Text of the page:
She added: “There will be people on the flight, and if they are not on this flight, they will be on the next flight.”

Truss would not confirm claims that the flight would cost hundreds of thousands of dollars, but insisted that it was “value for money.”

Rwanda, a Commonwealth nation, will receive $160 million in aid as part of the deal.

An attempt to win an 11th-hour injunction to stop the flights was rejected by British courts. Supreme Court Judge Robert Reed ruled Tuesday that if a judicial review of the government policy, scheduled for July, finds the flights are illegal, anyone already sent to Rwanda could be brought back.

Clare Moseley, founder of the pro-migrant group Care4Calais, told The Washington Post that she “was shaken to my core” that British judges would allow the flights to begin.

Moseley said some of those scheduled to fly were victims of torture and that their cases should be decided in Britain. She said the British government has agreed to take in people fleeing Hong Kong and Ukraine — and “so it’s not really about the numbers,” but how they arrive.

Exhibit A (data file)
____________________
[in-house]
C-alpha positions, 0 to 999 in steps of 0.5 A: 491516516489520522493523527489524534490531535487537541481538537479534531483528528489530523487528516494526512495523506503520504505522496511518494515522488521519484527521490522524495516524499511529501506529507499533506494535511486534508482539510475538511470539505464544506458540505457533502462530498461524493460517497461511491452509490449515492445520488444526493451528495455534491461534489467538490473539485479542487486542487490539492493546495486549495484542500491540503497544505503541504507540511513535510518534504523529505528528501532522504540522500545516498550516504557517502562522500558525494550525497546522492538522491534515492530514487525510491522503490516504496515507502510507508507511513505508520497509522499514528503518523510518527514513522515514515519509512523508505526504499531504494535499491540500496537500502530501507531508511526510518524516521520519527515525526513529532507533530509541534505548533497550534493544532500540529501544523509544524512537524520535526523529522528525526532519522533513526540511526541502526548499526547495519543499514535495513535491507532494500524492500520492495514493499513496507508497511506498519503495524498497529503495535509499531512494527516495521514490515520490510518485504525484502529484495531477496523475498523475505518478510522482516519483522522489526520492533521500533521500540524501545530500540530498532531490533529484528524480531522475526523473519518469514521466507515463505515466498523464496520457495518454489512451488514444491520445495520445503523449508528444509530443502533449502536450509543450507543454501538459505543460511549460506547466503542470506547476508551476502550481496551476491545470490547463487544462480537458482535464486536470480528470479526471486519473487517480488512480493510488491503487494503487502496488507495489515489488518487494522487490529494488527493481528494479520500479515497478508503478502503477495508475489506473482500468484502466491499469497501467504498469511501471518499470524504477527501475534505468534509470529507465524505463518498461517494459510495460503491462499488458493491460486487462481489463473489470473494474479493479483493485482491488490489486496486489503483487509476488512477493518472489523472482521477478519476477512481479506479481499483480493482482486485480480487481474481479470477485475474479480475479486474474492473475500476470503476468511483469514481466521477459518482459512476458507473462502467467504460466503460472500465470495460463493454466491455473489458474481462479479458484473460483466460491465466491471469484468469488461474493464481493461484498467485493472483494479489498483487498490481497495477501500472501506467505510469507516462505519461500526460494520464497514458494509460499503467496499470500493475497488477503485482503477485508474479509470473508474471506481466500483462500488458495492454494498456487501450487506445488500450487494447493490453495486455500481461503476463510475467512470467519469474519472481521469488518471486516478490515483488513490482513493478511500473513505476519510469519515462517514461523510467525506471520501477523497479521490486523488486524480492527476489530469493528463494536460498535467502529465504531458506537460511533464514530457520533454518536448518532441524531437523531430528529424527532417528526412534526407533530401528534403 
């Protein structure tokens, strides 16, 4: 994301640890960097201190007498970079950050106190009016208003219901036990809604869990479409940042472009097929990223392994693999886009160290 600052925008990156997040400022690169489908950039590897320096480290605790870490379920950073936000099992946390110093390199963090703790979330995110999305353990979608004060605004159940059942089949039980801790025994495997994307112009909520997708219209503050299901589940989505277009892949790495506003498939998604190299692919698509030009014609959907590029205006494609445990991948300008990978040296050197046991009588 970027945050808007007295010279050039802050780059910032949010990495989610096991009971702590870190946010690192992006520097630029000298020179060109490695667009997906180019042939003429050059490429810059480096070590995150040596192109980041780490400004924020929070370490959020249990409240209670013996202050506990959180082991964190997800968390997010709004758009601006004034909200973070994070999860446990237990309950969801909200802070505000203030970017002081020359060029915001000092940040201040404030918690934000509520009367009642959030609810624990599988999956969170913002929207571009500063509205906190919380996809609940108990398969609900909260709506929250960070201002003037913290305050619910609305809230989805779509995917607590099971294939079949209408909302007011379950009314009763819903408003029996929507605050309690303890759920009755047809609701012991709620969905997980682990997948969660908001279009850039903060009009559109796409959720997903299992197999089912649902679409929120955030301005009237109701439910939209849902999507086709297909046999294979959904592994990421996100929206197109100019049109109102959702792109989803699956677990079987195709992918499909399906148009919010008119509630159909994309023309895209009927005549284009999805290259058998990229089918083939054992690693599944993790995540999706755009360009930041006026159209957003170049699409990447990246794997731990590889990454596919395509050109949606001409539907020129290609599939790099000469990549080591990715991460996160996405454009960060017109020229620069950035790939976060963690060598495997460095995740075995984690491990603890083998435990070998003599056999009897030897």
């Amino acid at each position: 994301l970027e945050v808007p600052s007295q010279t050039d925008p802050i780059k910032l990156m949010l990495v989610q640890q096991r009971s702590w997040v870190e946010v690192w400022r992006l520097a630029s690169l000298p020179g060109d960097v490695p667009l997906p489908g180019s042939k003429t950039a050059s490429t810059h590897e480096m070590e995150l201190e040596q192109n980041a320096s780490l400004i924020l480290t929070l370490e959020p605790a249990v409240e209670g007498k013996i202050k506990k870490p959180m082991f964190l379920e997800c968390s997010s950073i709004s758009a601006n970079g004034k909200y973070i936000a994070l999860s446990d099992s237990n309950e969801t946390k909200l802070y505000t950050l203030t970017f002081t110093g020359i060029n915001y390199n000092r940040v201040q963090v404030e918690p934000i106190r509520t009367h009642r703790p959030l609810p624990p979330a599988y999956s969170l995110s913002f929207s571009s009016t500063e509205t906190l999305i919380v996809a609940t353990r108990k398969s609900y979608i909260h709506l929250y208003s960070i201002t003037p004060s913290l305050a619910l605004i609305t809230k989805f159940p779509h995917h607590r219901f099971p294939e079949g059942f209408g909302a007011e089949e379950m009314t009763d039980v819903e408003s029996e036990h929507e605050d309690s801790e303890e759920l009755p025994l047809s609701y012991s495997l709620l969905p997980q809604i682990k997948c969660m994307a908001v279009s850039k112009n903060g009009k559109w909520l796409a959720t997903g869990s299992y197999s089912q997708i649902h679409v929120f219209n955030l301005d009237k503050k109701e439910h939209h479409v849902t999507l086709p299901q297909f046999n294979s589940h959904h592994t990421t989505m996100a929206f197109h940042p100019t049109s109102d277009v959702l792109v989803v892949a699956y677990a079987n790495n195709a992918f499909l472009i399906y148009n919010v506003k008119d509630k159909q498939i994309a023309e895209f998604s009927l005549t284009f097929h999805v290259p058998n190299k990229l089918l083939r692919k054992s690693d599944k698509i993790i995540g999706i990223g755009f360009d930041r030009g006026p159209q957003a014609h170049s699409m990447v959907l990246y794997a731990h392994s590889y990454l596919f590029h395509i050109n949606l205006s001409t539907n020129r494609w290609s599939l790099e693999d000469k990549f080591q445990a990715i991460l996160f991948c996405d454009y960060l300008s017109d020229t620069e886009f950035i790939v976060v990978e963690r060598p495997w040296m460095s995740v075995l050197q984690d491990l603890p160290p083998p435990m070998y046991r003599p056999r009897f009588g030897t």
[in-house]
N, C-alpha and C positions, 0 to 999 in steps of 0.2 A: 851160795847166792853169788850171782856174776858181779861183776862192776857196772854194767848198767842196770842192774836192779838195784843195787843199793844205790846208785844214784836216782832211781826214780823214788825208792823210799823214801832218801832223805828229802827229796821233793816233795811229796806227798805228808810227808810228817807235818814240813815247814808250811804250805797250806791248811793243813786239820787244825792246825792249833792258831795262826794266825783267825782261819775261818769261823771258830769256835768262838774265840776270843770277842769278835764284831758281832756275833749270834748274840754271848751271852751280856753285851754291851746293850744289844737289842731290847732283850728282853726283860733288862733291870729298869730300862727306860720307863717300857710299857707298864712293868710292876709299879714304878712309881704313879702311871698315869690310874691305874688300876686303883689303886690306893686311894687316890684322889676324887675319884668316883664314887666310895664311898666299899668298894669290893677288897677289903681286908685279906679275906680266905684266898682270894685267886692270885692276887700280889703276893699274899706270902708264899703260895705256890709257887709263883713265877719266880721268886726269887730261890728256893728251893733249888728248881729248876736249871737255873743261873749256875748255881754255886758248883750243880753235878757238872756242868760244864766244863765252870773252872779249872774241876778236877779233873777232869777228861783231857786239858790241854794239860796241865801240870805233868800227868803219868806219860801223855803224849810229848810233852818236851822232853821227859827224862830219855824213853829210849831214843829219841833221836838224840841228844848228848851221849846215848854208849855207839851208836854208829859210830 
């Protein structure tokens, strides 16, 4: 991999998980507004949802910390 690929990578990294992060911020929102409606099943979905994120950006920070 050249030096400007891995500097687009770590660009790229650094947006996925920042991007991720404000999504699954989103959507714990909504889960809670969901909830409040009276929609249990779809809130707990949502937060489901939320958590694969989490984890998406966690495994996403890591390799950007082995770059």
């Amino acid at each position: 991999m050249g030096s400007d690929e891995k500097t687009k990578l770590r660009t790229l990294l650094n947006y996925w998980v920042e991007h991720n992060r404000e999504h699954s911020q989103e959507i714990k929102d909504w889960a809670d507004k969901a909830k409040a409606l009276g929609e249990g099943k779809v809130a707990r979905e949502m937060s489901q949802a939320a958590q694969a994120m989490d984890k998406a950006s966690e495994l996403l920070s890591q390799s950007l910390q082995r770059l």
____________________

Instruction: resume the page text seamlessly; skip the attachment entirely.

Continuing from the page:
In a letter that appeared on the front page of several newspapers, senior bishops — including Archbishop of Canterbury Justin Welby, the effective leader of the Church of England — charged: “This immoral policy shames Britain.”

Truss disagreed. “The people who are immoral in this case are the people traffickers trading in human misery,” she said. “Our policy is completely legal. It’s completely moral.”

The Times and Daily Mail newspapers also reported that Prince Charles, heir to the throne, said in private that the policy was “appalling.” This raised eyebrows, as senior members of the royal family are expected to be politically neutral.

A spokeswoman for his office, Clarence House, said: “We would not comment on supposed anonymous private conversations with the Prince of Wales, except to restate that he remains politically neutral. Matters of policy are decisions for government.”

Britons are divided on the issue. A YouGov poll this week found that 44 percent support the policy, while 40 percent oppose it. The survey also found a striking difference reflecting political affiliation, with 74 percent of Conservatives supporting the policy and only 19 percent of Labour voters supporting it.